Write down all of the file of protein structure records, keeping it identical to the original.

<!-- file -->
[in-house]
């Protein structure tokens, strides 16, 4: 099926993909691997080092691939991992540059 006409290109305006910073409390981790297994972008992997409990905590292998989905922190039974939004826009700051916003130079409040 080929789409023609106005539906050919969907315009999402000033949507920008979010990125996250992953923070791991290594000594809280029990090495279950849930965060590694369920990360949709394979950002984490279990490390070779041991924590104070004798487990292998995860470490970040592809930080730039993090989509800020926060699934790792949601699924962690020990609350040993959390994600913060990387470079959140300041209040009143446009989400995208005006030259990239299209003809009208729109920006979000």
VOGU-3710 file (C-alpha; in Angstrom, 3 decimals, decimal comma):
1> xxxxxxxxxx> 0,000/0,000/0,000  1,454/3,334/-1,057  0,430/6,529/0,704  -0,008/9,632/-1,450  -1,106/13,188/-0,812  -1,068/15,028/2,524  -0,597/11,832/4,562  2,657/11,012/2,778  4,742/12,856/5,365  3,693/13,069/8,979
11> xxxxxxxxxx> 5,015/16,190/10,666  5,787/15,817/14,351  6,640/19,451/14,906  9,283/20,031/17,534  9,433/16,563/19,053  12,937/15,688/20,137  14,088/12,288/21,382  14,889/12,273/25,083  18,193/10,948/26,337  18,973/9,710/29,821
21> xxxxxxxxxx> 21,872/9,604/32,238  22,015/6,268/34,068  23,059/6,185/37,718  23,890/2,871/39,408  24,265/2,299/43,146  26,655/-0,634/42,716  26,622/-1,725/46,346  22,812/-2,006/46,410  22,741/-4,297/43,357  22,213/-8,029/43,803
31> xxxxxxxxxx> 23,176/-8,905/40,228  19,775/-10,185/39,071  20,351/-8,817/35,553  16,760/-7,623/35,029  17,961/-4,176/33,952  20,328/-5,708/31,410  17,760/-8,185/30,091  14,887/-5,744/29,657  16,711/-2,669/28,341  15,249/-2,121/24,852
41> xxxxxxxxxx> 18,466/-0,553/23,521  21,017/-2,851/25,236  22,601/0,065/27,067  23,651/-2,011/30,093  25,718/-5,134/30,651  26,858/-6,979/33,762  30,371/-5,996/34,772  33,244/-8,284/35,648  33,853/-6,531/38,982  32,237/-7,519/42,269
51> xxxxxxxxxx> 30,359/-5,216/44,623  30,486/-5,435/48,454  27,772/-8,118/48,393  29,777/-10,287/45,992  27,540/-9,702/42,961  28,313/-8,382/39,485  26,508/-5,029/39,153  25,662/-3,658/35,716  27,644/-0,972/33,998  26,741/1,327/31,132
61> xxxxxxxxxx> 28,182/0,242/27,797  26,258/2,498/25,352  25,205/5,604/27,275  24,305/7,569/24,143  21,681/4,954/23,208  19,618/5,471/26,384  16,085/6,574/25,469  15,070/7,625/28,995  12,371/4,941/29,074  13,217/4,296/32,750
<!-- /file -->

[in-house]
């Protein structure tokens, strides 16, 4: 099926993909691997080092691939991992540059 006409290109305006910073409390981790297994972008992997409990905590292998989905922190039974939004826009700051916003130079409040 080929789409023609106005539906050919969907315009999402000033949507920008979010990125996250992953923070791991290594000594809280029990090495279950849930965060590694369920990360949709394979950002984490279990490390070779041991924590104070004798487990292998995860470490970040592809930080730039993090989509800020926060699934790792949601699924962690020990609350040993959390994600913060990387470079959140300041209040009143446009989400995208005006030259990239299209003809009208729109920006979000």
VOGU-3710 file (C-alpha; in Angstrom, 3 decimals, decimal comma):
1> xxxxxxxxxx> 0,000/0,000/0,000  1,454/3,334/-1,057  0,430/6,529/0,704  -0,008/9,632/-1,450  -1,106/13,188/-0,812  -1,068/15,028/2,524  -0,597/11,832/4,562  2,657/11,012/2,778  4,742/12,856/5,365  3,693/13,069/8,979
11> xxxxxxxxxx> 5,015/16,190/10,666  5,787/15,817/14,351  6,640/19,451/14,906  9,283/20,031/17,534  9,433/16,563/19,053  12,937/15,688/20,137  14,088/12,288/21,382  14,889/12,273/25,083  18,193/10,948/26,337  18,973/9,710/29,821
21> xxxxxxxxxx> 21,872/9,604/32,238  22,015/6,268/34,068  23,059/6,185/37,718  23,890/2,871/39,408  24,265/2,299/43,146  26,655/-0,634/42,716  26,622/-1,725/46,346  22,812/-2,006/46,410  22,741/-4,297/43,357  22,213/-8,029/43,803
31> xxxxxxxxxx> 23,176/-8,905/40,228  19,775/-10,185/39,071  20,351/-8,817/35,553  16,760/-7,623/35,029  17,961/-4,176/33,952  20,328/-5,708/31,410  17,760/-8,185/30,091  14,887/-5,744/29,657  16,711/-2,669/28,341  15,249/-2,121/24,852
41> xxxxxxxxxx> 18,466/-0,553/23,521  21,017/-2,851/25,236  22,601/0,065/27,067  23,651/-2,011/30,093  25,718/-5,134/30,651  26,858/-6,979/33,762  30,371/-5,996/34,772  33,244/-8,284/35,648  33,853/-6,531/38,982  32,237/-7,519/42,269
51> xxxxxxxxxx> 30,359/-5,216/44,623  30,486/-5,435/48,454  27,772/-8,118/48,393  29,777/-10,287/45,992  27,540/-9,702/42,961  28,313/-8,382/39,485  26,508/-5,029/39,153  25,662/-3,658/35,716  27,644/-0,972/33,998  26,741/1,327/31,132
61> xxxxxxxxxx> 28,182/0,242/27,797  26,258/2,498/25,352  25,205/5,604/27,275  24,305/7,569/24,143  21,681/4,954/23,208  19,618/5,471/26,384  16,085/6,574/25,469  15,070/7,625/28,995  12,371/4,941/29,074  13,217/4,296/32,750